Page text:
Fire and security systems are there to protect lives and assets, but all too often, maintenance of these systems is substandard, putting you and your business at risk.
If you are responsible for non-domestic premises, you will have engaged with an alarm maintenance provider. They will inspect your system at regular intervals, you will pay them an annual fee, and the relationship may continue for many years.
But are they telling you everything you need to know?
Here are 5 questions you should ask your alarm maintenance provider to keep yourself well-informed:
- Is the company third party certified?
This means that an independent expert, (the third party), has assessed the business and found that it has met certain standards. The National Security Inspectorate (NSI) is the most widely recognised mark of approval in security and fire safety, and NSI Gold is the highest standard awarded. Alarm maintenance companies should be able to provide you with a copy of their certification. Make sure the certificate is relevant to the type of alarm system being maintained, as there are separate schemes for fire alarms and security systems.
- Can you have a copy of the engineers’ maintenance report?
If the maintenance company is third party certified, they should be providing you with this report as a matter of course. It may be electronic or hard copy, but either way, you need to get it as it will tell you what checks have been carried out on the system, and what the results were. In relation to fire alarms, the maintenance provider should carry out a 100% test of all the devices once per year, with intervening periodic inspections testing a portion of these. This should all be documented on the report. The report should be retained on file by you, as proof of servicing, and you should always satisfy yourself that you understand what has been noted on the report. It may include important recommendations, and highlight anything that needs remedial action.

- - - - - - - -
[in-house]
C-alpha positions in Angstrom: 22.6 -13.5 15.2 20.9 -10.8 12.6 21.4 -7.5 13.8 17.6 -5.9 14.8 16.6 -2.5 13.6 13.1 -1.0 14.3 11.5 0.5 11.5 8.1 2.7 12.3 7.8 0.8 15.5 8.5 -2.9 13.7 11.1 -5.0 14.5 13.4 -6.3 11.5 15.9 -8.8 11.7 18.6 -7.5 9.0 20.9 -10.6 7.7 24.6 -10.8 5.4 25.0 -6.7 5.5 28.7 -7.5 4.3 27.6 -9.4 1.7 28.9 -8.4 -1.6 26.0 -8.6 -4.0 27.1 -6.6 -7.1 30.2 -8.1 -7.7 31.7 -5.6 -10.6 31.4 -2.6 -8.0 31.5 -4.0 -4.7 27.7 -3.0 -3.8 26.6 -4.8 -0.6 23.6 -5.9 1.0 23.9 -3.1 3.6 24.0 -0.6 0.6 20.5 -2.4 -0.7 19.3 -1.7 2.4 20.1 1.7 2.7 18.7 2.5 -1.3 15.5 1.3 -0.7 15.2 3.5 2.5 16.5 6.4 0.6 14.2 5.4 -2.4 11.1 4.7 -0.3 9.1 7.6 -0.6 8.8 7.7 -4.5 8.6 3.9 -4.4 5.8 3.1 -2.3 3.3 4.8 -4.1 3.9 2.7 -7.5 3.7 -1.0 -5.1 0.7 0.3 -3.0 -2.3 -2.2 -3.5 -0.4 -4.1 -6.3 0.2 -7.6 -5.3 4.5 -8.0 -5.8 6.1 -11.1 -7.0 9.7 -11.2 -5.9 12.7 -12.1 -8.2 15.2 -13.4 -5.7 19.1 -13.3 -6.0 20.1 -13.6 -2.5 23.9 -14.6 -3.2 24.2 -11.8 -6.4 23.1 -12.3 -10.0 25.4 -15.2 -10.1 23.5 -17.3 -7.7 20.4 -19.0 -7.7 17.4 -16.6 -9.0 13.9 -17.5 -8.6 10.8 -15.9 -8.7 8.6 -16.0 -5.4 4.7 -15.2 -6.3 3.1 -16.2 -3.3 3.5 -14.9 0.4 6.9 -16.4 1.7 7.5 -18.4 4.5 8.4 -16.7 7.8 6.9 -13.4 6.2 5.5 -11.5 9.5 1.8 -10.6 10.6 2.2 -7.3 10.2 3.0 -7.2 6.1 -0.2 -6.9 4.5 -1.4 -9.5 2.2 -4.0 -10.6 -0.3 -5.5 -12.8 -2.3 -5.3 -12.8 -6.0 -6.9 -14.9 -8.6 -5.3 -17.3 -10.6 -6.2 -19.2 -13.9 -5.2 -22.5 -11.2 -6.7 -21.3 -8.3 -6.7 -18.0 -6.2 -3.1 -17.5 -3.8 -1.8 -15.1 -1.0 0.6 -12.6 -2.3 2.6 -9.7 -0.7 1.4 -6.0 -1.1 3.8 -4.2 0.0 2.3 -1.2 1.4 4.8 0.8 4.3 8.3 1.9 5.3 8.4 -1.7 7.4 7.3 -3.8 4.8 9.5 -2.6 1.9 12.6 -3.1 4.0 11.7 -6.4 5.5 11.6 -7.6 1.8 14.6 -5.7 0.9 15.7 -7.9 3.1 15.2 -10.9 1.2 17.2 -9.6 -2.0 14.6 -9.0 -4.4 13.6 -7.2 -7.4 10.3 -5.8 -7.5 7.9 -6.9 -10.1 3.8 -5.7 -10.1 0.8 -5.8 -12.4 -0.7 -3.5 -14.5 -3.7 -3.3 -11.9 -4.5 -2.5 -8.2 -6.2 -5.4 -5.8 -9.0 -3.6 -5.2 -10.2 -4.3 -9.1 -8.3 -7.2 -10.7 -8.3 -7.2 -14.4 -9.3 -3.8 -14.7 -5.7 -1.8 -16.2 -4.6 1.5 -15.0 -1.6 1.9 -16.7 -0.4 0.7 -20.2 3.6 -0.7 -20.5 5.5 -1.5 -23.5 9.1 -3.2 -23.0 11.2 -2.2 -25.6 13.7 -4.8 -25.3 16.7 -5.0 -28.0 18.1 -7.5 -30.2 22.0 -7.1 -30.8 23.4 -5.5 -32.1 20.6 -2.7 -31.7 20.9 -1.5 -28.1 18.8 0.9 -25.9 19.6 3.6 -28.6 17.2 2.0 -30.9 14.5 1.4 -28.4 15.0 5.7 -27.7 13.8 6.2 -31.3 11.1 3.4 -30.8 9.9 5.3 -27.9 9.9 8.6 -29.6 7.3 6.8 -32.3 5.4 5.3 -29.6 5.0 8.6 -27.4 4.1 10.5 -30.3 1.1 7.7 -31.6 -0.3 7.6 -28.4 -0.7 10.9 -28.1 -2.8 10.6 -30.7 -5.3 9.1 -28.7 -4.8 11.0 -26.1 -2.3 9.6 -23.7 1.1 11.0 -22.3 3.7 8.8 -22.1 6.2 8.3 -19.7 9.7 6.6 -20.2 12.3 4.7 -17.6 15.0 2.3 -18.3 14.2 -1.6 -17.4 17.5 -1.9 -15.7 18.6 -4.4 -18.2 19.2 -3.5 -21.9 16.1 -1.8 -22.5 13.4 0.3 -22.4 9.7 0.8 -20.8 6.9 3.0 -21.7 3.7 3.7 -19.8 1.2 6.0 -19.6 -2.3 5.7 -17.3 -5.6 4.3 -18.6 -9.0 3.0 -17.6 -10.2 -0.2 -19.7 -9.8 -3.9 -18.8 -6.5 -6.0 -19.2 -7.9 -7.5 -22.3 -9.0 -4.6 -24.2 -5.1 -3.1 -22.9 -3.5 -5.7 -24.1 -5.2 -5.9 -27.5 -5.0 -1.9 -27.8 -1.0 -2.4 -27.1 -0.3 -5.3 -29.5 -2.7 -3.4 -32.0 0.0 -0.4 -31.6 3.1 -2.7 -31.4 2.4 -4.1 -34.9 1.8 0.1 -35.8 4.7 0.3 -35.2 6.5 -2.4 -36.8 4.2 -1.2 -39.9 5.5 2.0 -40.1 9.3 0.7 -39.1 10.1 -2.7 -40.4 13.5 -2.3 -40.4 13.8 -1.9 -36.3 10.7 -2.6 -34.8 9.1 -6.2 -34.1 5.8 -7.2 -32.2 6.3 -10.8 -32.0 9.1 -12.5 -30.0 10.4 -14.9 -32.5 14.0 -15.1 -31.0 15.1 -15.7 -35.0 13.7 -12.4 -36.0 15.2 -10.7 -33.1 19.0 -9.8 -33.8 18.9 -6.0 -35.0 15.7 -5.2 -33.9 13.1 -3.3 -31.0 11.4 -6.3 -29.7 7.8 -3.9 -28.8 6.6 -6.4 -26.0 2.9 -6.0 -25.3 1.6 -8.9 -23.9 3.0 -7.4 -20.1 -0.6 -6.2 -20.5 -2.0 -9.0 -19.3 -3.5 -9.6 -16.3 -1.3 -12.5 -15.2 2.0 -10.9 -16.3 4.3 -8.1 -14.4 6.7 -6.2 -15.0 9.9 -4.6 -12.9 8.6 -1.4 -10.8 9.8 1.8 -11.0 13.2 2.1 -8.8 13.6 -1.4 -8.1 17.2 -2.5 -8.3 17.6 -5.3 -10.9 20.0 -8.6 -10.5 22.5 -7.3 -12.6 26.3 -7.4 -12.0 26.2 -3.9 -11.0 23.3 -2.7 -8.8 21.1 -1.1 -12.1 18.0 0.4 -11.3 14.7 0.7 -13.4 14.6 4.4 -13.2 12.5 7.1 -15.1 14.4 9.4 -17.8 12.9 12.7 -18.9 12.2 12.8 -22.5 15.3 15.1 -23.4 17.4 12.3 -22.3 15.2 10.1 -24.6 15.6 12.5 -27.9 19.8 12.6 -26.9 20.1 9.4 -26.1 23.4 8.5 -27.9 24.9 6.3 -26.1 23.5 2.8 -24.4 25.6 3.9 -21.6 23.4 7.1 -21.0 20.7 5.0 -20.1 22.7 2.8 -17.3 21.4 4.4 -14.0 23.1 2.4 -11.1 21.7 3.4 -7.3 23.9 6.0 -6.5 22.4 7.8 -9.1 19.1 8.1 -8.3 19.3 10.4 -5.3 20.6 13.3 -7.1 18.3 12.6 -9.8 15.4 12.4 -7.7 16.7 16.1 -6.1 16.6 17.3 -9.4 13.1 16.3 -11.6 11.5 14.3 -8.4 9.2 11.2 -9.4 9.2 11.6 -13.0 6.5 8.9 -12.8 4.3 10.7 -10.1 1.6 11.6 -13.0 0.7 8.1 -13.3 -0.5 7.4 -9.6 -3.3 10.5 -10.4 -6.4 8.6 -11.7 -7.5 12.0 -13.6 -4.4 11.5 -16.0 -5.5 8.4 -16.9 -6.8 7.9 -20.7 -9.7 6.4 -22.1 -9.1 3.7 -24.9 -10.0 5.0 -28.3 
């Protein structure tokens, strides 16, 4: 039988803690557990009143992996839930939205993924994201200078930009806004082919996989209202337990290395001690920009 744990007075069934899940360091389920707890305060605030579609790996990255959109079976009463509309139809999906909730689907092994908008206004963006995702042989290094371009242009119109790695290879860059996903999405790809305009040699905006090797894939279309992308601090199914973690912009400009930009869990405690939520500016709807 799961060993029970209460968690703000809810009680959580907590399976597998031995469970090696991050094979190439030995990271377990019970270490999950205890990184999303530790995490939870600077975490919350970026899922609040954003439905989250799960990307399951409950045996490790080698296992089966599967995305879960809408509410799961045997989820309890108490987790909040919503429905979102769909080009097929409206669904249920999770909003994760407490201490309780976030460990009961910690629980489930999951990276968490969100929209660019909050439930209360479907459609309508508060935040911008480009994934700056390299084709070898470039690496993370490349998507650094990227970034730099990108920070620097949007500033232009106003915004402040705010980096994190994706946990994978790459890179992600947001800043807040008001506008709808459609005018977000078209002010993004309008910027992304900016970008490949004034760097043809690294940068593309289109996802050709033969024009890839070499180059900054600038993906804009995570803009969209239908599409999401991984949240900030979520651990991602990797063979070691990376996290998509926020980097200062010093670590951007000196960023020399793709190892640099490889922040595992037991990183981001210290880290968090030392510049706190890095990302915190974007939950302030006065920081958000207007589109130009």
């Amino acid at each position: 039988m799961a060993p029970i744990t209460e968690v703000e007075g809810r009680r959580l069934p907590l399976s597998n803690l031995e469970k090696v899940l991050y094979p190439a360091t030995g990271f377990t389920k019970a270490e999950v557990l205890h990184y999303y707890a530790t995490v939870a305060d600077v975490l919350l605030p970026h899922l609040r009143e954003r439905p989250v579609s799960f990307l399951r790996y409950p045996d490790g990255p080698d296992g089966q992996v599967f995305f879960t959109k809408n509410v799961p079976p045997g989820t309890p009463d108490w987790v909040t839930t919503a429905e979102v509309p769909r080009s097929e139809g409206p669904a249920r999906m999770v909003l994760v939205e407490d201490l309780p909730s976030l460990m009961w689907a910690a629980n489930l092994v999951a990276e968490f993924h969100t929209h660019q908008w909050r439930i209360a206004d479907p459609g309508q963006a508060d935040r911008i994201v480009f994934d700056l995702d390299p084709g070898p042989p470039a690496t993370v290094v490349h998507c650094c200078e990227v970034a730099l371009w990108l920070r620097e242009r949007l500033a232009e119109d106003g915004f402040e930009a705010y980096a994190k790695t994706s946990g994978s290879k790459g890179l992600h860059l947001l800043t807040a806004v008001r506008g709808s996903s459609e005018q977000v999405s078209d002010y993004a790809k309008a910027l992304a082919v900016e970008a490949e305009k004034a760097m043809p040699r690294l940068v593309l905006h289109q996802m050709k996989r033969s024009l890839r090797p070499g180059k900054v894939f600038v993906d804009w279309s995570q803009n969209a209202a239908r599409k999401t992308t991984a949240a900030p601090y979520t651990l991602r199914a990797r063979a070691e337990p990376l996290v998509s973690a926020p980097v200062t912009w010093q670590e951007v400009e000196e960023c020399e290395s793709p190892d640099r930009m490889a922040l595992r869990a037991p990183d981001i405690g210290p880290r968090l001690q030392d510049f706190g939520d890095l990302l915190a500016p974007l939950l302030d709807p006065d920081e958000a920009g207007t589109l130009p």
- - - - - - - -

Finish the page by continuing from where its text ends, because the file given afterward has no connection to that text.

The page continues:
- Is the system still fit for purpose?
Since the original system was installed, the building usage may have changed; it may have been extended, or repartitioned. All these factors impact on the system’s operability, whether it be a fire alarm, CCTV, or intruder alarm system. You should discuss any changes with the maintenance provider.
- What is the age of the system and what is the manufacturers’ recommended life span?
This is particulalry relevant for fire alarm systems, as typically fire alarms will need upgraded after 10 – 15 years, with detectors changed as a minimum. If you are about to purchase a new alarm system, always check what the manufacturers recommended life span is so you can evaluate the total cost of ownership. It is worth checking that the system still complies with applicable legislation, for example the Equality Act.
- Can you see evidence of the engineers’ competency?
This is very important as it will ensure that the engineers working on your system are trained and are competent – imagine the potential risk of an inexperienced person working on your fire alarm in particular! The Fire Industry Association provides certificated training for engineers and is used extensively by professional maintenance companies.
Diamond Systems has over 30 years’ experience and are NSI Gold accredited for both fire and security alarm systems.
If you would like a quotation for alarm maintenance from Diamond Systems, please get in touch on 02890 207 207 or email firstname.lastname@example.org.